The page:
Journalist Laura Bassett penned a sweeping indictment of MSNBC anchor Chris Matthews Friday, claiming that he routinely employed sexist language and even discussed the prospect of falling in love with her.
In a column for GQ, Bassett said Matthew's conduct "undermined my ability to do my job well."
Bassett's claims came after she published an op-ed describing inappropriate comments from an unnamed broadcast journalist. That journalist was Matthews, Bassett said, but she was afraid to publicly accuse him at the time.
"In 2017, I wrote about a cable news host being gross and inappropriate with me. I was afraid to name him at the time," she tweeted on Friday. "I'm not anymore; it was Chris Matthews! And his sexist exchange with [Sen. Elizabeth] Warren this week inspired me to revisit those moments and name him."
Earlier this week, the head of the women's group Ultraviolet called for MSNBC to fire Matthews over his questioning of Warren, D-Mass., following Tuesday's Democratic debate. Matthews had peppered Warren with questions about her putting stock in an allegation that former New York City Mayor Mike Bloomberg tried to pressure a female employee into having an abortion.
Writing in GQ, Bassett says she was scheduled to appear on Matthews' show in 2016 to discuss sexual assault allegations against Donald Trump.
She recalled Matthews looking at her in the adjacent makeup chair and asking: 'Why haven’t I fallen in love with you yet?'" Bassett said she laughed nervously but Matthews kept making comments to the makeup artist.
“Keep putting makeup on her, I’ll fall in love with her," Matthews allegedly said.
Another time, Matthews seemed to make a possessive comment about Bassett and the purpose of her makeup. "Make sure you wipe this off her face after the show. We don’t make her up so some guy at a bar can look at her like this," he told a makeup artist.
According to Bassett, MSNBC was "downright irresponsible" to allow Matthews to conduct post-debate interviews. Matthews, she suggested, treated Warren's "assessments with infantilizing suspicion" and created a major disadvantage for female candidates. She added that while Matthews wasn't her boss, his conduct "undermined" her ability to do her job "well."
"And after I published a story about it, even though I didn’t name him, dozens of people reached out to say they knew exactly who it was," she writes. "Many had similar stories."
Bassett's column cites a slew of inappropriate comments, including when he appeared to reference date rape in an apparent joke about former Democratic presidential nominee Hillary Clinton. “Where’s that Bill Cosby pill I brought with me?” Matthews asked, referring to the comedian accused of drugging and raping women.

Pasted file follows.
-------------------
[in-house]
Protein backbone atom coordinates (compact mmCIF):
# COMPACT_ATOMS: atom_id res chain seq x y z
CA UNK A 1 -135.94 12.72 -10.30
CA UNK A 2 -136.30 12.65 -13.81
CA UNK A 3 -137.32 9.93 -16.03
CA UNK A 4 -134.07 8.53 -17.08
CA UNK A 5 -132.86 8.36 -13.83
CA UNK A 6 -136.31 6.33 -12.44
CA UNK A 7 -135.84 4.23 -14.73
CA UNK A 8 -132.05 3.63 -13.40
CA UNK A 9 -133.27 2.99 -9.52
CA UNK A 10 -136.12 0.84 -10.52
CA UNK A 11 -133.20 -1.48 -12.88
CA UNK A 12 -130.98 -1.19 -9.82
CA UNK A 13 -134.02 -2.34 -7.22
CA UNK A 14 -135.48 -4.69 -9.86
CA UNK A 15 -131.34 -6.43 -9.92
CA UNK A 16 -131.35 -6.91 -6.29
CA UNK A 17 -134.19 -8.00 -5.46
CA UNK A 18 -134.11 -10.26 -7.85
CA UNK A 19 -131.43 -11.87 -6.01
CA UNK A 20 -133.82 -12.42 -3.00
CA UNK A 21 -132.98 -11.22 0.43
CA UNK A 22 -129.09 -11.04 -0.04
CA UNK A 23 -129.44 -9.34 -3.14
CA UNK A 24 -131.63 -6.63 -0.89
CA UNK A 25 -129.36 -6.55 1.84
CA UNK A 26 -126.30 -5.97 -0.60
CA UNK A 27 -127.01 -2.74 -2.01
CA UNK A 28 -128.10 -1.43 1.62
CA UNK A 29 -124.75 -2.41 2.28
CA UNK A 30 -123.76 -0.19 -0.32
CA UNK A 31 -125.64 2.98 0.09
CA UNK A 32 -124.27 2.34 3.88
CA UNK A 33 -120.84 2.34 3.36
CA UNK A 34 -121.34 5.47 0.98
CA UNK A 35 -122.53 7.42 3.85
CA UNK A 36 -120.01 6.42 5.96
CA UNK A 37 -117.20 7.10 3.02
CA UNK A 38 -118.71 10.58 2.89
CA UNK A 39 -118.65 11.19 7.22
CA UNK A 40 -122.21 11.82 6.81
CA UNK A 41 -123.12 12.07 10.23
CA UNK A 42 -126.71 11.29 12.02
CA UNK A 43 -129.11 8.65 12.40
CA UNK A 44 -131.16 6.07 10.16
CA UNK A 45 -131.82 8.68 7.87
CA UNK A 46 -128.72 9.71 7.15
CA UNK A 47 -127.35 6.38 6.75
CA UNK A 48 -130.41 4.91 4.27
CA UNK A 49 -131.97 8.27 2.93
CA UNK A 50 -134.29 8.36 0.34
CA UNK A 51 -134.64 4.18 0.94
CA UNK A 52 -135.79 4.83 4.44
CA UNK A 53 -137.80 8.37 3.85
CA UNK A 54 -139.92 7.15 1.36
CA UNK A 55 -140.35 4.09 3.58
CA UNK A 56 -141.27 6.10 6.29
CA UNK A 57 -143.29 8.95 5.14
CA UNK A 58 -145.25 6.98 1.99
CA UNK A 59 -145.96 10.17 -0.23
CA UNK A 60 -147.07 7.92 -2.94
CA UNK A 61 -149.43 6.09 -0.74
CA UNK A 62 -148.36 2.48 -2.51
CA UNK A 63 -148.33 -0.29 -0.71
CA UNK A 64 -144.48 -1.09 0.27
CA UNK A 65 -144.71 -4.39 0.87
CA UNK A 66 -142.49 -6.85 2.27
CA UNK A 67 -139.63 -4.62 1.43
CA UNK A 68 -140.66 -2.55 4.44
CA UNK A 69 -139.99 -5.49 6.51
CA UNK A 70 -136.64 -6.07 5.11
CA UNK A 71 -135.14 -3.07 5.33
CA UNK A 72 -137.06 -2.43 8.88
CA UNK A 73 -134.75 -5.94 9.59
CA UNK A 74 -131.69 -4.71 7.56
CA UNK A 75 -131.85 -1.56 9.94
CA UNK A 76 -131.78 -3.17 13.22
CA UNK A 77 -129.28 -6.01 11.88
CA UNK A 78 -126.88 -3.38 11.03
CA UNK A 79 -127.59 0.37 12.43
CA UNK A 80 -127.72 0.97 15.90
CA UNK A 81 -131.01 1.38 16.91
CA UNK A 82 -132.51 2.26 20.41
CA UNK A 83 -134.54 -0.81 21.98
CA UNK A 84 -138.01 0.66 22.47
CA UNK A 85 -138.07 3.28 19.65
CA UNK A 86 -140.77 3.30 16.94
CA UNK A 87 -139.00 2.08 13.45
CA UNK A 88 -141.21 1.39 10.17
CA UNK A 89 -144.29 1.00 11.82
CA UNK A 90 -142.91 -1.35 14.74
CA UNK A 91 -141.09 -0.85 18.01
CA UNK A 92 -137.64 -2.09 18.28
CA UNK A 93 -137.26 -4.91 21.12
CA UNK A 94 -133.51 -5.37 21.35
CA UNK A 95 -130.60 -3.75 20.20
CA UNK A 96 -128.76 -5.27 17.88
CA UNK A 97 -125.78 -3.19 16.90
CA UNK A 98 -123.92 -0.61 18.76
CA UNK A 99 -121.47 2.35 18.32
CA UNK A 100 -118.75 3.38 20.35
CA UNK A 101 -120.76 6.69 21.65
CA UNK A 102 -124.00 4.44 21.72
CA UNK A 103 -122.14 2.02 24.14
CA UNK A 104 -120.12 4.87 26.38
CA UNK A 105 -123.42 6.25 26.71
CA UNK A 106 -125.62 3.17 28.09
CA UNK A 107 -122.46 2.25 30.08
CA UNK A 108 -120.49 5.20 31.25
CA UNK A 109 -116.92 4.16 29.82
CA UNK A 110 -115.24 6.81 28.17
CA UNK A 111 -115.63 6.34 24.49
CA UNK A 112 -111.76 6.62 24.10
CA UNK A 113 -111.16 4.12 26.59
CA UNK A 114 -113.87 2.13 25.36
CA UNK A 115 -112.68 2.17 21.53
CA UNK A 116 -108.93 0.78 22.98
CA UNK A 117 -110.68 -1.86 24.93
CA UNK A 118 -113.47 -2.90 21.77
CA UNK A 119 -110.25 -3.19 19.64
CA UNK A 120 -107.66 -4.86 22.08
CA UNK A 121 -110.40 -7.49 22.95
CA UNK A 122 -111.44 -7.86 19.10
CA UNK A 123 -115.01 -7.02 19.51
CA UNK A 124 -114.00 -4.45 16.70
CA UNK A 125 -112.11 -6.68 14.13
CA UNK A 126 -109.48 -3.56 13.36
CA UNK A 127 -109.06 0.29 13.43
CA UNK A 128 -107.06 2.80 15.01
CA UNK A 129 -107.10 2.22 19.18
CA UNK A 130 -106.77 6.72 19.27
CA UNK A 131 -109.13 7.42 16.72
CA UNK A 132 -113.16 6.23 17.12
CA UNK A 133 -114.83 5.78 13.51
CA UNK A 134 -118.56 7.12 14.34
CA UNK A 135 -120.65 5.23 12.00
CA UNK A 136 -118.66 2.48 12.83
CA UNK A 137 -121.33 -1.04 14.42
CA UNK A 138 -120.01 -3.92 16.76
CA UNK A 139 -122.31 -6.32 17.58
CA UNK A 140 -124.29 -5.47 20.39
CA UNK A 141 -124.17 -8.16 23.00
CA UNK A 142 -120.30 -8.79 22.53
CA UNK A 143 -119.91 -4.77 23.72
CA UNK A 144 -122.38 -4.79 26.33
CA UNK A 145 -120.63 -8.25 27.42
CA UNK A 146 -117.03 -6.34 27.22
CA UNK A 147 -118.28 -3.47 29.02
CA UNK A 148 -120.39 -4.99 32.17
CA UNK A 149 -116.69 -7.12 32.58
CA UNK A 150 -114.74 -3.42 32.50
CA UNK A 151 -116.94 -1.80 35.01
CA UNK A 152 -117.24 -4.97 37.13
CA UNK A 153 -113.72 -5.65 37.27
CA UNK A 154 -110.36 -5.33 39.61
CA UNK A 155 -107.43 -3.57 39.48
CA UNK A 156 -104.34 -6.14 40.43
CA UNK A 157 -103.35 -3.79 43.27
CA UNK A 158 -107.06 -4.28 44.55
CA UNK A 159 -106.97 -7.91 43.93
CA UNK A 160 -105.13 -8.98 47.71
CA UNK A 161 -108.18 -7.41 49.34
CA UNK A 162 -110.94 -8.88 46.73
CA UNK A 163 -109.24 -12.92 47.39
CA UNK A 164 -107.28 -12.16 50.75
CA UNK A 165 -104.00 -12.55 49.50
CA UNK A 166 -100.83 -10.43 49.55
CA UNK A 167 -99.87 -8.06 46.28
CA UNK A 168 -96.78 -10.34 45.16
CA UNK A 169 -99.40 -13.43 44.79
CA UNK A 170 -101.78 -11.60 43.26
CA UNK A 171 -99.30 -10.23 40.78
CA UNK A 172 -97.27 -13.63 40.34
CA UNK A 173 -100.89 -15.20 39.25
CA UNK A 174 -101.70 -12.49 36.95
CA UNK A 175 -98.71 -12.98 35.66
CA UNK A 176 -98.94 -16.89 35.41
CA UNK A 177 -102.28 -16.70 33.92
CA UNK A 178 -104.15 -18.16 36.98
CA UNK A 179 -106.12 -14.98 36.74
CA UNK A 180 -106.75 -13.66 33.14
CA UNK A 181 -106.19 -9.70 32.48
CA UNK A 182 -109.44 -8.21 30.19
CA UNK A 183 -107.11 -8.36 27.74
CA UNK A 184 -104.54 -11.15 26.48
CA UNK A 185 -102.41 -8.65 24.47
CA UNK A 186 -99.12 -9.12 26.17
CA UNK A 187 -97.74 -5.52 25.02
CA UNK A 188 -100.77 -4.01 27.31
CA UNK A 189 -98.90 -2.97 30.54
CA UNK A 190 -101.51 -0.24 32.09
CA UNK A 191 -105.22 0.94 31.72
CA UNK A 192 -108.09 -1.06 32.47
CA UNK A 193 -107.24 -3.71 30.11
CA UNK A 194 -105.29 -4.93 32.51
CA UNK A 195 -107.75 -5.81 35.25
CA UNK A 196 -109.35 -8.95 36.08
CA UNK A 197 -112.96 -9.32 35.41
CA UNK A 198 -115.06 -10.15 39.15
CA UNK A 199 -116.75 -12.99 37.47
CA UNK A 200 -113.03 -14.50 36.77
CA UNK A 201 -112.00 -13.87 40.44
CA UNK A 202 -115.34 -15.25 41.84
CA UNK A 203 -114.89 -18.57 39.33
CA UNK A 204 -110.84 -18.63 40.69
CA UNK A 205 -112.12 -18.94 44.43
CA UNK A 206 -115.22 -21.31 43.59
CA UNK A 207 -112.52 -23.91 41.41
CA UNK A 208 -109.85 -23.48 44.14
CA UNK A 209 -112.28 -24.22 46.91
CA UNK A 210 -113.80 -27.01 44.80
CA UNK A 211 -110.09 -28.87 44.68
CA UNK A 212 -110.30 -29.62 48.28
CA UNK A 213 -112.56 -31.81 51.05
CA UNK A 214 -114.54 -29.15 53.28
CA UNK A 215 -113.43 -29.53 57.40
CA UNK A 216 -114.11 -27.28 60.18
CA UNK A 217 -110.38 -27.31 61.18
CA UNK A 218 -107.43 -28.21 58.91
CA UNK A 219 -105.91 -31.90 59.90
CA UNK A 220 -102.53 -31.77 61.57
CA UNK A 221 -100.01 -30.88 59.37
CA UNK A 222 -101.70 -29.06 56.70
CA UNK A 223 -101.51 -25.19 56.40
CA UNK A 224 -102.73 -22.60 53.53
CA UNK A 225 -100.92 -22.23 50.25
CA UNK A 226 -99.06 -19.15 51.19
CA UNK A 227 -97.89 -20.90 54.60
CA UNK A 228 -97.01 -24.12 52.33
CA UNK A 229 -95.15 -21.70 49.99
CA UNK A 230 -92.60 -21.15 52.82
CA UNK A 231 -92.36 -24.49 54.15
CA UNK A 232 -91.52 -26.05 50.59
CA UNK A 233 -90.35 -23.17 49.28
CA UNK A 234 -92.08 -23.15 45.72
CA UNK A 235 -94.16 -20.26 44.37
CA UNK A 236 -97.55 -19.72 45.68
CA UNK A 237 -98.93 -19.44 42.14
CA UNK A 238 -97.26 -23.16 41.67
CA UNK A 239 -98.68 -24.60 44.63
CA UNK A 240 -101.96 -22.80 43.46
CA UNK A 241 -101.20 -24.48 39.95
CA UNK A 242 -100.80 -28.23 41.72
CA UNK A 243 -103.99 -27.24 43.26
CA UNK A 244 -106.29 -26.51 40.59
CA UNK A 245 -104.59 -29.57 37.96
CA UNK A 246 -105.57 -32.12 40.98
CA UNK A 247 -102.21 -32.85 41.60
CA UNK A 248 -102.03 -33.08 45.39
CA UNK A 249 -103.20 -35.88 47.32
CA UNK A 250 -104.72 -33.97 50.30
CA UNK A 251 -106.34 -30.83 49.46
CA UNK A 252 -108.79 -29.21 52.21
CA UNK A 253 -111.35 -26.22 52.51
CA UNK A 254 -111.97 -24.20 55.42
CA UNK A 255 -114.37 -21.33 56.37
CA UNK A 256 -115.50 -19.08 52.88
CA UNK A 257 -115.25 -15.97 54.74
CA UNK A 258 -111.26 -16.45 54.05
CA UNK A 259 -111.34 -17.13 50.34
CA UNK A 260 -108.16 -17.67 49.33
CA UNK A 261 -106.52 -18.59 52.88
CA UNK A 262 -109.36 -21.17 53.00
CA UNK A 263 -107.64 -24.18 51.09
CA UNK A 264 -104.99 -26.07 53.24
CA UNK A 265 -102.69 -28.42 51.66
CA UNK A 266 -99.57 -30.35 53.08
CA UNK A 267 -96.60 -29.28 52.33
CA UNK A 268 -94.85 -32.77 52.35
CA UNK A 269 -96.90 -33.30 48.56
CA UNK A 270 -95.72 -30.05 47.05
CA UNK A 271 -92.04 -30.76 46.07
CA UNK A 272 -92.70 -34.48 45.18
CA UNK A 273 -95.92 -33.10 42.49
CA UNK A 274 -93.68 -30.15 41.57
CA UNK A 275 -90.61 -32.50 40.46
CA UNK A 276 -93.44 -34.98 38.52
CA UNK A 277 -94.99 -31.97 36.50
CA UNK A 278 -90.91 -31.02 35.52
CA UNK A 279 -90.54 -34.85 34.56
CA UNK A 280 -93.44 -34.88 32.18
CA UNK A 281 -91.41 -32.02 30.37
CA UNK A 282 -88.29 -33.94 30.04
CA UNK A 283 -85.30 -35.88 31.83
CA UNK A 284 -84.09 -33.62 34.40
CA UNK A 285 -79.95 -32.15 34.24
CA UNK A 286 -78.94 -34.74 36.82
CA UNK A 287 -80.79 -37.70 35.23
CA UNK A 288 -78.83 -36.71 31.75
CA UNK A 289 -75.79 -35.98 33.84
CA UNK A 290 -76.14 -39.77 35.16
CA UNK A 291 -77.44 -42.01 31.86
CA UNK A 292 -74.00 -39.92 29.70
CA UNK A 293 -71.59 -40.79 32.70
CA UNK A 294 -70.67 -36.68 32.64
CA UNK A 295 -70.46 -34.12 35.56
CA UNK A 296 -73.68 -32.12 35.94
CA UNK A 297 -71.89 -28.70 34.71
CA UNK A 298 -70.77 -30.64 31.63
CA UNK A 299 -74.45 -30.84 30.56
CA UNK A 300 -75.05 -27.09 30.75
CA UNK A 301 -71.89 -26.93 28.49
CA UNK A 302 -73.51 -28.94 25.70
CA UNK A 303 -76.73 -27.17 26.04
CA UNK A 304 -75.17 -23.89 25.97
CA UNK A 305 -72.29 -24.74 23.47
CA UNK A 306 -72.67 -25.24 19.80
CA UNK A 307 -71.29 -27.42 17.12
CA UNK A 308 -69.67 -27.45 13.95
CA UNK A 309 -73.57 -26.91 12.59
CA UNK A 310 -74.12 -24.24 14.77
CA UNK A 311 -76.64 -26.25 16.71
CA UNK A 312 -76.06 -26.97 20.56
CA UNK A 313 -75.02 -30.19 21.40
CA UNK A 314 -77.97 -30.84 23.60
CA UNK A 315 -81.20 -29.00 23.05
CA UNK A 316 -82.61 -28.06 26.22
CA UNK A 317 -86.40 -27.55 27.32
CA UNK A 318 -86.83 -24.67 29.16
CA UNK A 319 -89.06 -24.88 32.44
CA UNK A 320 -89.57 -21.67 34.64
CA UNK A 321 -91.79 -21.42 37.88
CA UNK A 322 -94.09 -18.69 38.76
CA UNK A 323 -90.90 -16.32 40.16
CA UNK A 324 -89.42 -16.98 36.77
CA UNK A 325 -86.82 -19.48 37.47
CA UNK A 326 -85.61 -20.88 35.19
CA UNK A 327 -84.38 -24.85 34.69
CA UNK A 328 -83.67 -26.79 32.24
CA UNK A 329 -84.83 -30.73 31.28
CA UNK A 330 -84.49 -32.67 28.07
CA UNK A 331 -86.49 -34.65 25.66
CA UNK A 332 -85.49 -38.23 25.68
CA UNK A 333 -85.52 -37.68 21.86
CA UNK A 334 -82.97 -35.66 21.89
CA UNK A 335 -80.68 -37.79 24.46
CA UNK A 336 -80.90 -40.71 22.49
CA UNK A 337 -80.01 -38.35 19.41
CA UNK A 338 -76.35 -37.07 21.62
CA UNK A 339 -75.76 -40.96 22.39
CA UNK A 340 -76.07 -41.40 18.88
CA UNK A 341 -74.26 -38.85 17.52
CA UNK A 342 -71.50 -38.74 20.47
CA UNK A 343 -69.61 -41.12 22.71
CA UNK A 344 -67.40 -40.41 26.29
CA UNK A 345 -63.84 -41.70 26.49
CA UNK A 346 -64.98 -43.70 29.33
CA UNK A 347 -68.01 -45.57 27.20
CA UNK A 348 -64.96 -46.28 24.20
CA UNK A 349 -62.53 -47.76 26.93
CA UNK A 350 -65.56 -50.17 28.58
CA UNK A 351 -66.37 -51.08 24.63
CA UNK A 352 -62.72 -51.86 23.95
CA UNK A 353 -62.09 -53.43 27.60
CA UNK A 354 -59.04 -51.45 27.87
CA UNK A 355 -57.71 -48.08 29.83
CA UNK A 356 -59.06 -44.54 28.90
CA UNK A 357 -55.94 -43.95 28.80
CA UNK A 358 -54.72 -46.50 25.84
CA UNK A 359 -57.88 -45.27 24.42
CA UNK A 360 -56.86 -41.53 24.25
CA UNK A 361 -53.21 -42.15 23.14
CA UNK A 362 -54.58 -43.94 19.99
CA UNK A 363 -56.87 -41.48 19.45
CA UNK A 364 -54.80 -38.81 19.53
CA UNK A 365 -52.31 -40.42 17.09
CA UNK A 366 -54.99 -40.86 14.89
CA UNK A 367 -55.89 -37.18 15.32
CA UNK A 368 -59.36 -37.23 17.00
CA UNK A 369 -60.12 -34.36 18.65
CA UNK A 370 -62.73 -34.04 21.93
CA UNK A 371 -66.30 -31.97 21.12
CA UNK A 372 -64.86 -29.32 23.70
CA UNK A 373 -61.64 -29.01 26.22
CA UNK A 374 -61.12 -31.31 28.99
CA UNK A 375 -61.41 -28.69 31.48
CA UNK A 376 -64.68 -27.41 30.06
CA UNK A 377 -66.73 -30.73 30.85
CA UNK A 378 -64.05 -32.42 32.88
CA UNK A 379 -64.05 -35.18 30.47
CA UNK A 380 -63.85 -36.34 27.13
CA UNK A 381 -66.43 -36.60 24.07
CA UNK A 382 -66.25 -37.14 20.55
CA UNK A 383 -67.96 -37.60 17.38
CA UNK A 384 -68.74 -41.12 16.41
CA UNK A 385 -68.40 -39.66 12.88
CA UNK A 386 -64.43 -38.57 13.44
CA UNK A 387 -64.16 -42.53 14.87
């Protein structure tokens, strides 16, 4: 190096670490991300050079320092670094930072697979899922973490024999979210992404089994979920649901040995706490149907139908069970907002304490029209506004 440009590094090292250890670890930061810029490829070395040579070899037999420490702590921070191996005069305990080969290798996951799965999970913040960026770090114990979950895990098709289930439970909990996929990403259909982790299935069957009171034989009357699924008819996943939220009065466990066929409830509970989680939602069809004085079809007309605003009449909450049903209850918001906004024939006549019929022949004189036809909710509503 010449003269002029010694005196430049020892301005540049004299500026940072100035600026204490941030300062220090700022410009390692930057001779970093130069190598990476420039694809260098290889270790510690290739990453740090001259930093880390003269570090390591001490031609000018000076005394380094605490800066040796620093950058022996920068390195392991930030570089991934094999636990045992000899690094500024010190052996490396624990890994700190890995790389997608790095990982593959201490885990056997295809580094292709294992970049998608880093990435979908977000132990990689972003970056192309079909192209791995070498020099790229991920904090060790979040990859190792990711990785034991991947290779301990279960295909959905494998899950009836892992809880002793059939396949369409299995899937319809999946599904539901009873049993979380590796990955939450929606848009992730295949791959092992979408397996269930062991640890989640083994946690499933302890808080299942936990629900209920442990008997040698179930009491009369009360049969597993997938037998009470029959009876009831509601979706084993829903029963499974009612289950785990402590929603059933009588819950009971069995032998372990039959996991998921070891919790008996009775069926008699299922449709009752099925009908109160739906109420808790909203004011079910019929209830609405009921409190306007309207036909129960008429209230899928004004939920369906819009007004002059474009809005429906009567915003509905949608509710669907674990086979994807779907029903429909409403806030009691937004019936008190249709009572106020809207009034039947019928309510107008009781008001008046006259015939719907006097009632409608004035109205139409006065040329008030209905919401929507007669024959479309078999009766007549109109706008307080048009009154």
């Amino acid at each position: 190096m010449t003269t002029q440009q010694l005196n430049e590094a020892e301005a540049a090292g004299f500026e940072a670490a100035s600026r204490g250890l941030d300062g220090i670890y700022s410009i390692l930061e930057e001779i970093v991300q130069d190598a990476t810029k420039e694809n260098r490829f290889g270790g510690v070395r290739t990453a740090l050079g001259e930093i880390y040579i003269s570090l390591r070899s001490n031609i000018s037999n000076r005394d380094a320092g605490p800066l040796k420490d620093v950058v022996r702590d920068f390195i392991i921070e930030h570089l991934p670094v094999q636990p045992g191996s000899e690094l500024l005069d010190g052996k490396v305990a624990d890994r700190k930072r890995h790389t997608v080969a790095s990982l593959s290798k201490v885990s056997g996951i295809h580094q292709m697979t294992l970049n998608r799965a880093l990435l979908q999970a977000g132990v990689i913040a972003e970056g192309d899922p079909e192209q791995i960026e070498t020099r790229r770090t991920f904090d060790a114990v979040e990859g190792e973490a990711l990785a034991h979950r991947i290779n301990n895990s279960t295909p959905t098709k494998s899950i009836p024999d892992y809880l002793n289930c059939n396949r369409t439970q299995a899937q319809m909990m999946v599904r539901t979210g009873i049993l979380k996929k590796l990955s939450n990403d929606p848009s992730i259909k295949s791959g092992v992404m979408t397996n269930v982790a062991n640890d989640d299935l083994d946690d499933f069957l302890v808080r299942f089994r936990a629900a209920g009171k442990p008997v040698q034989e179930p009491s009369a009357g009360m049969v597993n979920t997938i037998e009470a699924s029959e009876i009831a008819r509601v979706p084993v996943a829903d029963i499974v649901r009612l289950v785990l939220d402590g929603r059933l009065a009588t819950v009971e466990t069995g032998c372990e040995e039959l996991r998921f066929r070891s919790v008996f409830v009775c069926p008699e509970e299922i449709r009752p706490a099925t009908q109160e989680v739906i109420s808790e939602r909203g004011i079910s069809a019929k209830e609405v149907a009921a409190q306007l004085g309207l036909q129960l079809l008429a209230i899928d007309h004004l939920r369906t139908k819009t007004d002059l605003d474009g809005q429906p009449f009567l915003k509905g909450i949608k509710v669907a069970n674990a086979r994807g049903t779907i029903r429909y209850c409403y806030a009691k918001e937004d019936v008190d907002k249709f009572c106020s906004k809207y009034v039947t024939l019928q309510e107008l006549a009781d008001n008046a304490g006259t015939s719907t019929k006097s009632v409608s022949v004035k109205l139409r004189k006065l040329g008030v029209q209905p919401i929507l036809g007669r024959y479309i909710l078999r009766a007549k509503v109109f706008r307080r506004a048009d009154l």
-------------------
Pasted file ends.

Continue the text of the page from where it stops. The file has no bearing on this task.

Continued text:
"In fact," Bassett writes, "Matthews’ whole modus operandi seems to be inviting smart women onto his show, flirting with them or otherwise making them uncomfortable before or while the camera rolls, asking them a question on air and then immediately interrupting them to tell them why they’re wrong."
In 2017, The Daily Caller reported that NBC paid an assistant producer on MSNBC's "Hardball with Chris Matthews" $40,000 in 1999 to settle her sexual harassment claim against the anchor. An MSNBC spokesperson said at the time that executives were told that Matthews made inappropriate jokes and comments about the woman in front of others, that the matter was reviewed and it was determined the comments were inappropriate and made in poor taste but were never meant as propositions.
MSNBC has not confirmed the amount paid to the woman, nor has the network said whether the payment was made to settle a harassment claim.
NBC Universal did not immediately respond to Fox News' request for comment Friday.
Bassett wasn't the only one to voice concern about Matthews after his exchange with Warren.
"It's honestly shameful that Chris Matthews is still on air," writer Jessica Valenti tweeted on Wednesday.
It's unclear how NBC will proceed, but the network has been under scrutiny ever since the MeToo movement started in 2017. The network fired former "Today" host Matt Lauer amid multiple claims of sexual misconduct. NBC also has been blamed for suppressing a story on disgraced movie producer Harvey Weinstein, the man whose alleged crimes helped spur the movement.
According to reporting from "Catch and Kill" author Ronan Farrow, Lack and NBC News president Noah Oppenheim were directly implicated in the stonewalling of Farrow's harrowing report on Weinstein's sexual predation and discovered that the Miramax co-founder was trying to leverage Lauer's own scandal over the network.
A shareholder resolution urged NBC’s parent company, Comcast, to probe alleged failures to prevent workplace sexual harassment at the company, but Comcast/NBCUniversal petitioned the U.S. Securities and Exchange Commission (SEC) to block the resolution before shareholders can chime in.
Arjuna Capital and UltraViolet submitted a resolution last month saying Comcast shareholders should urge the board of directors to conduct an independent investigation into the company, which has been caught up in a variety of scandals, including bombshells regarding Harvey Weinstein and Matt Lauer.
In a letter obtained by Fox News, Comcast/NBCUniversal responded by asking the Securities and Exchange Commission (SEC) to block the proposal, claiming the company has already taken steps to combat sexual harassment, which are detailed in the letter.
Fox News' Brian Flood contributed to this report.